The fact that Warren Buffett invested $5 billion in Bank of America (NYSE:BAC) doesn't mean you should own its stock as well. If anything, in fact, it's safe to assume he wouldn't have done so if it weren't for the highly favorable terms of the deal.

It's important to realize that Buffett doesn't only invest in the superb franchises that Berkshire Hathaway (NYSE:BRK.A) (NYSE:BRK.B) has come to be known for -- Coca-Cola and American Express serve as textbook examples. Over the years, he's made countless investments in shorter-term arbitrage positions.

"We have practiced arbitrage on an opportunistic basis for decades, and to date, our results have been quite good," Buffett wrote in his 1987 letter to shareholders. One year later, he discussed at length the arbitrage principles and success of his mentor, Benjamin Graham.

While at Graham-Newman, I made a study of its earnings from arbitrage during the entire 1926-1956 lifespan of the company. Unleveraged returns averaged 20% per year. Starting in 1956, I applied Ben Graham's arbitrage principles, first at Buffett Partnership and then Berkshire. Though I've not made an exact calculation, I have done enough work to know that the 1956-1988 returns averaged well over 20%.

Of course, that Buffett engages in arbitrage doesn't in and of itself mean Berkshire's position in Bank of America qualifies as such (or, rather, as something less than an all-out investment in an outstanding business). Who's to say he doesn't view it as an exceptional franchise akin in Coca-Cola and American Express? Given his massive financial stake in the Charlotte, N.C.-based bank, he certainly wouldn't admit to this.

The answer to this question can instead be found by reading between the lines of Buffett's past writings on both banks and investments more generally. As anybody who's made their way through Buffett's shareholder letters knows, the Oracle of Omaha is not one to reserve praise.

Describing the managers of Wells Fargo, he fawned in Berkshire's 1990 letter that "we think we have obtained the best managers in the business," called the bank "superbly managed," and singled out their resolve to "vigorously" attack costs and to allow their abilities -- not their egos -- to determine the direction of the business.

Regarding Berkshire's original $40 million investment in First Empire State Bank (which went on to become M&T Bank), Buffett noted that, "Normally I would think a purchase of this size too small for Berkshire, but I have enormous respect for Bob Wilmers, CEO of First Empire [now chairman and CEO of M&T Bank], and like being his partner on any scale."

And discussing Berkshire's former wholly owned subsidiary Illinois National Bank and Trust:

With Eugene Abegg running the operation, the exceptional has become the commonplace. Year after year he continues to run one of the most profitable banks in the United States, while paying maximum interest rates to depositors, operating with unusual levels of liquidity, and maintaining a superior level of loan quality.

Meanwhile, here's what he had to say about Bank of America three years ago upon announcing Berkshire's $5 billion position in it:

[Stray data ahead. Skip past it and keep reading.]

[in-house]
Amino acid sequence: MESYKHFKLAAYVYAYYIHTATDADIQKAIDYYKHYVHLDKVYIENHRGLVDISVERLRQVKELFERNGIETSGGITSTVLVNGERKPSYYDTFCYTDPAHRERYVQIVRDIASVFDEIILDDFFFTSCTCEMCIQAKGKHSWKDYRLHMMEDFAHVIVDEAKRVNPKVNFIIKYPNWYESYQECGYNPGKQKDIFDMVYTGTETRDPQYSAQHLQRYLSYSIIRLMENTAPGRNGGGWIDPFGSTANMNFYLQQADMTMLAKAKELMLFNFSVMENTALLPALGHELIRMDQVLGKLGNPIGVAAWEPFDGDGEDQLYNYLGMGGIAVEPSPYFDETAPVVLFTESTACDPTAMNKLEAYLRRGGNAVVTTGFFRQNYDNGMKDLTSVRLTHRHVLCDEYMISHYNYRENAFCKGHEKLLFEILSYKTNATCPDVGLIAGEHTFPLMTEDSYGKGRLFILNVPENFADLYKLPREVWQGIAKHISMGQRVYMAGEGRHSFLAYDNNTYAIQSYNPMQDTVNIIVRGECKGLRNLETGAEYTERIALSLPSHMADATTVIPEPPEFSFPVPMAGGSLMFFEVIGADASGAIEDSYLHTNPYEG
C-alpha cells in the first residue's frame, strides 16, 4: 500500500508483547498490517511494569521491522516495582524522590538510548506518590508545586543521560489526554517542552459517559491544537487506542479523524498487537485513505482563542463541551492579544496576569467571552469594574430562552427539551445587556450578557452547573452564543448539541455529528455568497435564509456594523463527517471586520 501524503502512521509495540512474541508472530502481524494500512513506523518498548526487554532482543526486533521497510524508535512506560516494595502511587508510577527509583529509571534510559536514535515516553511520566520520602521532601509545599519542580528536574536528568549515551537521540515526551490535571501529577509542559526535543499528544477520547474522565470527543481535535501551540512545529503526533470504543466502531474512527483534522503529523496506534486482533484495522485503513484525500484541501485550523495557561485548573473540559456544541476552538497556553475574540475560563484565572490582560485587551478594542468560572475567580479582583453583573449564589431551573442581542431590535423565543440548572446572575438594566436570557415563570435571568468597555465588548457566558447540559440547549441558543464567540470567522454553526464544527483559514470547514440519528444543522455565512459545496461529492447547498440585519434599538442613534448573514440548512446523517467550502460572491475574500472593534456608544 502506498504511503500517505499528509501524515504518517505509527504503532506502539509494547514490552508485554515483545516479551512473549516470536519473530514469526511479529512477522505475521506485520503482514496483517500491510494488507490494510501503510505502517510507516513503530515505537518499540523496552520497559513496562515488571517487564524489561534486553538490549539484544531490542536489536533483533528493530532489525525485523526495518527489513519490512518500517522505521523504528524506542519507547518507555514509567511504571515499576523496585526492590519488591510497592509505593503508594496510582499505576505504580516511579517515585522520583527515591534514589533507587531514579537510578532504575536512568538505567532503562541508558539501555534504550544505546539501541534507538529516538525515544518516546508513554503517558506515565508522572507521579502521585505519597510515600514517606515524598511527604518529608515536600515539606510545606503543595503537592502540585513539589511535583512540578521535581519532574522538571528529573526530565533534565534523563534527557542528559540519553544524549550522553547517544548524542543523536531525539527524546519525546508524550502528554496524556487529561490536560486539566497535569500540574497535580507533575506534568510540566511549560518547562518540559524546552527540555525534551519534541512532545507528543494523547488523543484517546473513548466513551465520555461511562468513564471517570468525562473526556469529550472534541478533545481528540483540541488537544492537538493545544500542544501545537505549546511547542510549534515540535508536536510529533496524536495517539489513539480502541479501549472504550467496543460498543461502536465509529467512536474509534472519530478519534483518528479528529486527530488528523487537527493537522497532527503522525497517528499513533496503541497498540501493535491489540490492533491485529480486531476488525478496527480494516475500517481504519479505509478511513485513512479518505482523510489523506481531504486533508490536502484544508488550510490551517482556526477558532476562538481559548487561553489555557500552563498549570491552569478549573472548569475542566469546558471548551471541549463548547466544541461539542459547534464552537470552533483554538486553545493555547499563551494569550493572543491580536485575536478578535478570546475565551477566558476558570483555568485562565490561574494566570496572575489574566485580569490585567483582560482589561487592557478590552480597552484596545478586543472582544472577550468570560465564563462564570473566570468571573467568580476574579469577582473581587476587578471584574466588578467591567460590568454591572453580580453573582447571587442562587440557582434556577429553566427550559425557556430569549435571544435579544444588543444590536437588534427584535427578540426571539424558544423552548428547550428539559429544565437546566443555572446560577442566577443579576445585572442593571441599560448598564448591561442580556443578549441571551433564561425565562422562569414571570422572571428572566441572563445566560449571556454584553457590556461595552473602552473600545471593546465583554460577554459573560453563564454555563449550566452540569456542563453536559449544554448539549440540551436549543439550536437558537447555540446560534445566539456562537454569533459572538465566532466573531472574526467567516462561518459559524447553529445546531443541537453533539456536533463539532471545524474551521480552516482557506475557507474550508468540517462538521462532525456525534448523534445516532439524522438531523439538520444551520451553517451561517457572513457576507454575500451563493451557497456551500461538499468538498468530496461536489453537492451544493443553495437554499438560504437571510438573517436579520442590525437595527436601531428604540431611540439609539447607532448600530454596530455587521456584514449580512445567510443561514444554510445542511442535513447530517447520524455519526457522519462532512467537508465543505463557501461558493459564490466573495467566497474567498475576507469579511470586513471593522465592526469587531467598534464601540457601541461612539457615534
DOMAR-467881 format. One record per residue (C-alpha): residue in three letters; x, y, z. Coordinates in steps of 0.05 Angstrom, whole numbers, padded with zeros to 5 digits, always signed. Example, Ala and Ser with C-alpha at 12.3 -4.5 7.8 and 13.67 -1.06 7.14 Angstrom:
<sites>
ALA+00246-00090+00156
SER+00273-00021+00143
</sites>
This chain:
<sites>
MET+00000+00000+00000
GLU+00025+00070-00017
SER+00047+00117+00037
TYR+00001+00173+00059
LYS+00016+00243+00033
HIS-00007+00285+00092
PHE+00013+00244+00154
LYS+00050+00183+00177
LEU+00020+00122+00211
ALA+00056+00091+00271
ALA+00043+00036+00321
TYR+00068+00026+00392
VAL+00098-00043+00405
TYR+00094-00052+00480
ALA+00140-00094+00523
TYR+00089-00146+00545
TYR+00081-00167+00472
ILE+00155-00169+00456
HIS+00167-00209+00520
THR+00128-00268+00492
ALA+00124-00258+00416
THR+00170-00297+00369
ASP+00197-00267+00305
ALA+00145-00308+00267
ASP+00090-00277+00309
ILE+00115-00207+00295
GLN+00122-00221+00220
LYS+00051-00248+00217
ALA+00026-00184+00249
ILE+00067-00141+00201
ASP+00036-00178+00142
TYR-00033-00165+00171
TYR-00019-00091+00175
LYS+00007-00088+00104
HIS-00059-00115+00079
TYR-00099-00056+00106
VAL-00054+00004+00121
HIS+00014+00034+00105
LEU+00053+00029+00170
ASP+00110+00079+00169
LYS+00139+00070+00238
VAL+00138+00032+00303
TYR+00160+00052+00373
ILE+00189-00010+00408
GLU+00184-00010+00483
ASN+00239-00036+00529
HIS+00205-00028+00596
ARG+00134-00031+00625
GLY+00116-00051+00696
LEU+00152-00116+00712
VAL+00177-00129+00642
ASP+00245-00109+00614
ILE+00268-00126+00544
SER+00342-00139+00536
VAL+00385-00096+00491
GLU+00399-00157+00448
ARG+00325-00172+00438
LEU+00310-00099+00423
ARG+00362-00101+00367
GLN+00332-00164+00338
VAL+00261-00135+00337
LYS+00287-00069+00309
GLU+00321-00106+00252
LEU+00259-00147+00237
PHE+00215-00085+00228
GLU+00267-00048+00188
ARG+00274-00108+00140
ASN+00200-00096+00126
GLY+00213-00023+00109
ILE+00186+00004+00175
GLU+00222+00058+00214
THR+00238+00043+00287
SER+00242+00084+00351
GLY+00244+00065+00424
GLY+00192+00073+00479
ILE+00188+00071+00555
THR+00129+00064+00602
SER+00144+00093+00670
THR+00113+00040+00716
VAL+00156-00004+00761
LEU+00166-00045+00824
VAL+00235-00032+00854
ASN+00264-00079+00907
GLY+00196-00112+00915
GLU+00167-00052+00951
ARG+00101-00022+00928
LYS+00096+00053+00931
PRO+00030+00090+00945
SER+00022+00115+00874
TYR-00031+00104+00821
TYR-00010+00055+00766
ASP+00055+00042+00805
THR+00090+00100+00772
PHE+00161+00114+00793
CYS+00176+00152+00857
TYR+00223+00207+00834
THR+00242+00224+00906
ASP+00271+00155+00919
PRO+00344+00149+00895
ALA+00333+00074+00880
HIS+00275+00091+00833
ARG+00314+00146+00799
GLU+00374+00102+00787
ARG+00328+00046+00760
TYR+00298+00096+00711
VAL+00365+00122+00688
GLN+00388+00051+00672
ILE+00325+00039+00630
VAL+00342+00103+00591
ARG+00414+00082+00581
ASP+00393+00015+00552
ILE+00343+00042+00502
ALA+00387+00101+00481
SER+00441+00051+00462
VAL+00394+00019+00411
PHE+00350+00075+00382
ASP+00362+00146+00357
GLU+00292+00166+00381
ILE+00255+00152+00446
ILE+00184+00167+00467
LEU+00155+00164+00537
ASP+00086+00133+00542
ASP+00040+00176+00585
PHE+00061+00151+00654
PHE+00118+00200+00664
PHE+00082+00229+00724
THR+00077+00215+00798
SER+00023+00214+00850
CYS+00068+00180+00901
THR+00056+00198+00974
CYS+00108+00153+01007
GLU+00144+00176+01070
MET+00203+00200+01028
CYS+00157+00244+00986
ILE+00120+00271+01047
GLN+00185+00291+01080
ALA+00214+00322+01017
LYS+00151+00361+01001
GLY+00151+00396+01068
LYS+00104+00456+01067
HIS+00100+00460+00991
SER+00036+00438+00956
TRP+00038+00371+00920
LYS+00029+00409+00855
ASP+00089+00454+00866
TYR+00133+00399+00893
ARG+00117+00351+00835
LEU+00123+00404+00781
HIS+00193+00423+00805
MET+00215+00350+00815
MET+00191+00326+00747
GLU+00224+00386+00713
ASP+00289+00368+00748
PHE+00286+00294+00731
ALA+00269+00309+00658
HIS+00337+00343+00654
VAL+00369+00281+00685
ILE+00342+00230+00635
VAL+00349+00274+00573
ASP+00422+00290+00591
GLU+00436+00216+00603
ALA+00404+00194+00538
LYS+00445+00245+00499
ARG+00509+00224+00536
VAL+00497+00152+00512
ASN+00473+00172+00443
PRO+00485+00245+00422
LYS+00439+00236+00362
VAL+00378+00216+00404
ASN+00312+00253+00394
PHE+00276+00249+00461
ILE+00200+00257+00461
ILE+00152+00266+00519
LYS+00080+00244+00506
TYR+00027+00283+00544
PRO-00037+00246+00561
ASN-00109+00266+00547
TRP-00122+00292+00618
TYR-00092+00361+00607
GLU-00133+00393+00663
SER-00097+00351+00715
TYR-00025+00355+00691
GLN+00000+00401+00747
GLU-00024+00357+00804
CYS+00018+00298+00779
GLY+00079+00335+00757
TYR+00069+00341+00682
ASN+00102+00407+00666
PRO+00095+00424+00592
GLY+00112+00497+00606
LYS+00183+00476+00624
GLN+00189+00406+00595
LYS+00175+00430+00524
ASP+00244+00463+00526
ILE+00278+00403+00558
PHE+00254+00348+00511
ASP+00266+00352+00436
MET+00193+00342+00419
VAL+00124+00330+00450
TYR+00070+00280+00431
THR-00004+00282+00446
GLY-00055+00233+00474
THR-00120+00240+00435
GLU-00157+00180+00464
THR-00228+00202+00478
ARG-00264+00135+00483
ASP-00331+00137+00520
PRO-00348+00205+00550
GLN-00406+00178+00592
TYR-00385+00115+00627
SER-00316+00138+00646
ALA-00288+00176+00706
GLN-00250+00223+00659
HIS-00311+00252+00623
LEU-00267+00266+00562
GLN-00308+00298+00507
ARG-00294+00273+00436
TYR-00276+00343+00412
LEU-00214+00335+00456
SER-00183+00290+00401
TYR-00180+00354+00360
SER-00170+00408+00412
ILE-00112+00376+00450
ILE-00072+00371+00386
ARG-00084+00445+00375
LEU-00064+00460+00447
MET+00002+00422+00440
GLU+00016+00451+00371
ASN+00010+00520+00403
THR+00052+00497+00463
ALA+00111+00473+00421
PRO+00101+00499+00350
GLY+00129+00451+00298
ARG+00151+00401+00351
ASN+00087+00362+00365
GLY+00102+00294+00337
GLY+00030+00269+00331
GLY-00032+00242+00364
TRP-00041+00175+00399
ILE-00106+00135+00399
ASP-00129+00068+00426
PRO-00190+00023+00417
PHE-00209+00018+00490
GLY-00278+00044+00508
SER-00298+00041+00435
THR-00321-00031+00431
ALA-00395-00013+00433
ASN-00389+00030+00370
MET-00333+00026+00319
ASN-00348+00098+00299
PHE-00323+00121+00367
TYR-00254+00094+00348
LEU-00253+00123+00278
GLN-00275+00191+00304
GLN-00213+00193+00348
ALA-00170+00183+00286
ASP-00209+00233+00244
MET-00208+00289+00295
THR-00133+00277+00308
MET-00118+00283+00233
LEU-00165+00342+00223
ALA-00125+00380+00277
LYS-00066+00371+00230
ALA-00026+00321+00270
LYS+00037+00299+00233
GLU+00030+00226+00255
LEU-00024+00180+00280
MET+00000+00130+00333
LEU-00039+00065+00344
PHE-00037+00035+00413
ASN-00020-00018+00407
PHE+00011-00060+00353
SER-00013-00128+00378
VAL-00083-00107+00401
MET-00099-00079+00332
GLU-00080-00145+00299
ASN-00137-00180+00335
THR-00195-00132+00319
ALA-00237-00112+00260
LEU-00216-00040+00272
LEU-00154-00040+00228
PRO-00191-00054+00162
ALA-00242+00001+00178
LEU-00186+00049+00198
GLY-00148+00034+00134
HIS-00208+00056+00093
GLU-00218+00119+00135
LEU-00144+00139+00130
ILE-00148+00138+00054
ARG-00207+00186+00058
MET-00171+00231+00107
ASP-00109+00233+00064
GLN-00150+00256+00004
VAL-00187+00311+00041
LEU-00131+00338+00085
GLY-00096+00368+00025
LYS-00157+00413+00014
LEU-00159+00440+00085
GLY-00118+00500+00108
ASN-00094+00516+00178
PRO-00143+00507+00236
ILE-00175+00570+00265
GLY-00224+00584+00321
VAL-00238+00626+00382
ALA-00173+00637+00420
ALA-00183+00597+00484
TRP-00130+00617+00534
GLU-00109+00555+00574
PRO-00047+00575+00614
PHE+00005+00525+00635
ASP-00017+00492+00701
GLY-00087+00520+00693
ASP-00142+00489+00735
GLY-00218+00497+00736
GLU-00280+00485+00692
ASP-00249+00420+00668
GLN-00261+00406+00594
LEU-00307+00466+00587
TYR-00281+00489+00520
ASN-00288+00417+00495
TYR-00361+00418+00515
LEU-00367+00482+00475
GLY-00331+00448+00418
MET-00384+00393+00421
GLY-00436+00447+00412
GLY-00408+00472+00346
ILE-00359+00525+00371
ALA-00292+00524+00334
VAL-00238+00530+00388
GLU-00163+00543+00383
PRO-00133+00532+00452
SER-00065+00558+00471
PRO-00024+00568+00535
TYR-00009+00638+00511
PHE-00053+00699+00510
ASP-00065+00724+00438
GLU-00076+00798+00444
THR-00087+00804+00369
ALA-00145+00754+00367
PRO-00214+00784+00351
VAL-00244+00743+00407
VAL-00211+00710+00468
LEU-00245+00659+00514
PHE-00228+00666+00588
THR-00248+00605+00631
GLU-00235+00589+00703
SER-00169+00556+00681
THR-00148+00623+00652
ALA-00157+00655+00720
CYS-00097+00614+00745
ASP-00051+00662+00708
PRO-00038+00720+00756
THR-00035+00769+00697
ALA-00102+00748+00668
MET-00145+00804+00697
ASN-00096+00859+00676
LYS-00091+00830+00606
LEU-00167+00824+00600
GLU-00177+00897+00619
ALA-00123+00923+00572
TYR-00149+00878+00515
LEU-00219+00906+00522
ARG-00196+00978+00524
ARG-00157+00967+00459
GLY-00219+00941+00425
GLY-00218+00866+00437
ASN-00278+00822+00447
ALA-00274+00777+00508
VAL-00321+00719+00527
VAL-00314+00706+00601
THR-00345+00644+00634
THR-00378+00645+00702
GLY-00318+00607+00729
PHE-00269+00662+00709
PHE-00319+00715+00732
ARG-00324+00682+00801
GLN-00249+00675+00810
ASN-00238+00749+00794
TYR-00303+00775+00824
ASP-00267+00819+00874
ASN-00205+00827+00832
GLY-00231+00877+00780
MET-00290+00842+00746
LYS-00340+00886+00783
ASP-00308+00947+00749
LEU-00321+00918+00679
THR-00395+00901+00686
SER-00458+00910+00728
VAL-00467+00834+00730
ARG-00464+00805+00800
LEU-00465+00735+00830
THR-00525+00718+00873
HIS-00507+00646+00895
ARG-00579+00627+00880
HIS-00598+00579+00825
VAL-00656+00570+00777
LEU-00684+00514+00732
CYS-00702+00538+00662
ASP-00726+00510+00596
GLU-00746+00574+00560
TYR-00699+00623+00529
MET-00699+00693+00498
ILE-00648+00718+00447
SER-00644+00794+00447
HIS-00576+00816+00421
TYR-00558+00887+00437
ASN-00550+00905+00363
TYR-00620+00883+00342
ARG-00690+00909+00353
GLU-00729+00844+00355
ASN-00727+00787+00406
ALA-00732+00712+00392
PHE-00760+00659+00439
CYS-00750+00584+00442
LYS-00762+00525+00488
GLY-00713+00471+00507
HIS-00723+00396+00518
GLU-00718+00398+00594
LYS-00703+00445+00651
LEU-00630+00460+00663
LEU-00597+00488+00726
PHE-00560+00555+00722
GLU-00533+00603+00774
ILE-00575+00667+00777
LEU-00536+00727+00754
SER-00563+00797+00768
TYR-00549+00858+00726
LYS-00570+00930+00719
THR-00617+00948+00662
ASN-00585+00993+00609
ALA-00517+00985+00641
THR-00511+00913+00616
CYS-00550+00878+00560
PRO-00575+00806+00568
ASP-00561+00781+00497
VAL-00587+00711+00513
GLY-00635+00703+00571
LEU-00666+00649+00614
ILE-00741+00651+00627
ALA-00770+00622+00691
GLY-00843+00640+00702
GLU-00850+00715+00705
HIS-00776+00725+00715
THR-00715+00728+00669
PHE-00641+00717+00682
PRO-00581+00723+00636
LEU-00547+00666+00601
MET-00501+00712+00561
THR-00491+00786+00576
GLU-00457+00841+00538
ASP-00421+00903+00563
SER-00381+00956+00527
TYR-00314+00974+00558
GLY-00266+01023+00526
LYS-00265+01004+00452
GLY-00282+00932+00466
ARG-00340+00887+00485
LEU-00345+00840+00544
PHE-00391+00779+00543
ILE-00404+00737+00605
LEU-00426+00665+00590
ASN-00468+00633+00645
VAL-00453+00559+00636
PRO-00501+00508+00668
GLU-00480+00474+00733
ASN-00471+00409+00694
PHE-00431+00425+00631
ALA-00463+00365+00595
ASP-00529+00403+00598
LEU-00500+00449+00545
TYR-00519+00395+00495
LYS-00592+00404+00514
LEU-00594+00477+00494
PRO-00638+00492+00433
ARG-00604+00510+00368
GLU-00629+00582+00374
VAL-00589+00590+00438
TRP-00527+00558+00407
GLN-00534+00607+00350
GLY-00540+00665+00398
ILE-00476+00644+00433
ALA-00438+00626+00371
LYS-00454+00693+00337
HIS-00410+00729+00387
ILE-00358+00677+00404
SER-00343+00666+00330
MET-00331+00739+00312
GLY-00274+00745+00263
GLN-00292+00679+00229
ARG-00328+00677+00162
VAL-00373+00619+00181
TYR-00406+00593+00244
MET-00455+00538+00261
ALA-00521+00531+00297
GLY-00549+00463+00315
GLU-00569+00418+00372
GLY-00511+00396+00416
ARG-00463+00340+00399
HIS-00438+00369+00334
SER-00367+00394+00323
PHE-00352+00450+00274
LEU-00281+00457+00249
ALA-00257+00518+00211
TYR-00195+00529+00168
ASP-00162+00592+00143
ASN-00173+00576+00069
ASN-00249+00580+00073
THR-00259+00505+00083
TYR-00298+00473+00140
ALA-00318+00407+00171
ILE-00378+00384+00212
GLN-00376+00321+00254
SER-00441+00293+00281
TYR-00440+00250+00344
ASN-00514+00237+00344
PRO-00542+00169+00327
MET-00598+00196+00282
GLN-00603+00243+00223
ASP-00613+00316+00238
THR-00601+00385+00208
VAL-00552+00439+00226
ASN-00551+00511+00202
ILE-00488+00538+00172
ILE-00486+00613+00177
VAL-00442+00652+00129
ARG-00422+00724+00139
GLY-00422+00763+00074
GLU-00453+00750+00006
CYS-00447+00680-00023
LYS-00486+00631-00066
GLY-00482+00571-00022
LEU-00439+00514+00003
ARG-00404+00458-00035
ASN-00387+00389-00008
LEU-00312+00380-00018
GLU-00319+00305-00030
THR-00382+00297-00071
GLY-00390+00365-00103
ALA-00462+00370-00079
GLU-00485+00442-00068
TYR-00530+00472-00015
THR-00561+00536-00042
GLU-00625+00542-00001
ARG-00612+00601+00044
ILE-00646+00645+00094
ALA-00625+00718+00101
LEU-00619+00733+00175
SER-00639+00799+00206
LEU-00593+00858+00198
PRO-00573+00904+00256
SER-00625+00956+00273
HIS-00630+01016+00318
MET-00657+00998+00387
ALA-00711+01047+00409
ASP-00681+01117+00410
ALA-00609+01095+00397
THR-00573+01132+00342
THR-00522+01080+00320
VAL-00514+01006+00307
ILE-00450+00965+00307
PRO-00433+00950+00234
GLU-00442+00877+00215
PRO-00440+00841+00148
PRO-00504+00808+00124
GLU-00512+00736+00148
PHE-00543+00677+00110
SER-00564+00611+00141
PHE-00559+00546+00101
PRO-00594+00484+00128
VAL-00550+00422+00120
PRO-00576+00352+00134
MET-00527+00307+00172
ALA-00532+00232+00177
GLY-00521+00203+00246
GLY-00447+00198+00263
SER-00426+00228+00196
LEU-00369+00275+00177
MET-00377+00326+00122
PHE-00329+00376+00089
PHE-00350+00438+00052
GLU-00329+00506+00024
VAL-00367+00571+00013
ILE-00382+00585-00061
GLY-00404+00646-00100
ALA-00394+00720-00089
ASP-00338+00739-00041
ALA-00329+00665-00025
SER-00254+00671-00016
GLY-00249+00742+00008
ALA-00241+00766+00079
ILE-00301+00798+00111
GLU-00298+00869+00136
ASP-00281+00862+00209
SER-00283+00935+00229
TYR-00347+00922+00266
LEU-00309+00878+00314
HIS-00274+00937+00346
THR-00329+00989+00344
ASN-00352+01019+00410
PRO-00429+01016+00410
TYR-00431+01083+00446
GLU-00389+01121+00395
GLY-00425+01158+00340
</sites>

At Bank of America, some huge mistakes were made by prior management. Brian Moynihan has made excellent progress in cleaning those up, though the completion of that process will take a number of years. Concurrently, he is nurturing a huge and attractive underlying business that will endure long after today's problems are forgotten.

Now, just to be clear, it's not that Bank of America doesn't have good qualities. It's just that the nation's second largest bank by assets is in an entirely different league than Berkshire's other bank holdings. While Wells Fargo and M&T Bank are the captains of the varsity team, Bank of America is a junior varsity journeyman.

On a more tangible basis, furthermore, it's critical to recognize how different Berkshire's stake in Bank of America is from these other lenders. Buffett went headlong into Wells Fargo, Illinois National, and M&T Bank (as well as U.S. Bancorp) by buying their common stock outright. With Bank of America, by contrast, Berkshire's original stake consisted of cumulative preferred stock, which all but guarantees a 6% dividend and is entitled to preferential treatment in the event of liquidation.

Indeed, even though Berkshire has effectively become Bank of America's largest holder of common stock, one could argue that this position was a mere afterthought -- to Bank of America at least. It stems from warrants on 700 million shares of stock that were essentially thrown in with the preferred stock to sweeten the pot in exchange for Buffett's vote of confidence at a time when things were looking particularly grim for the bank.

Finally, it simply can't be denied that Bank of America doesn't fit the profile of the type of bank, or company for that matter, Buffett typically seeks out. The main problem? Its costs are some of the highest in the country, sporting an efficiency ratio that would make even the most brazen bank executive blush.

My point here isn't to pile on Bank of America at a time when it's reeling from yet another round of self-inflicted wounds. It's rather simply to provide context for Buffett's interest in the bank. While you can expect him to continue "talking his book" by defending the bank, as he recently did at Berkshire's annual meeting, you're making a mistake if you interpret such talk as a ringing endorsement.

This article represents the opinion of the writer, who may disagree with the “official” recommendation position of a Motley Fool premium advisory service. We’re motley! Questioning an investing thesis -- even one of our own -- helps us all think critically about investing and make decisions that help us become smarter, happier, and richer.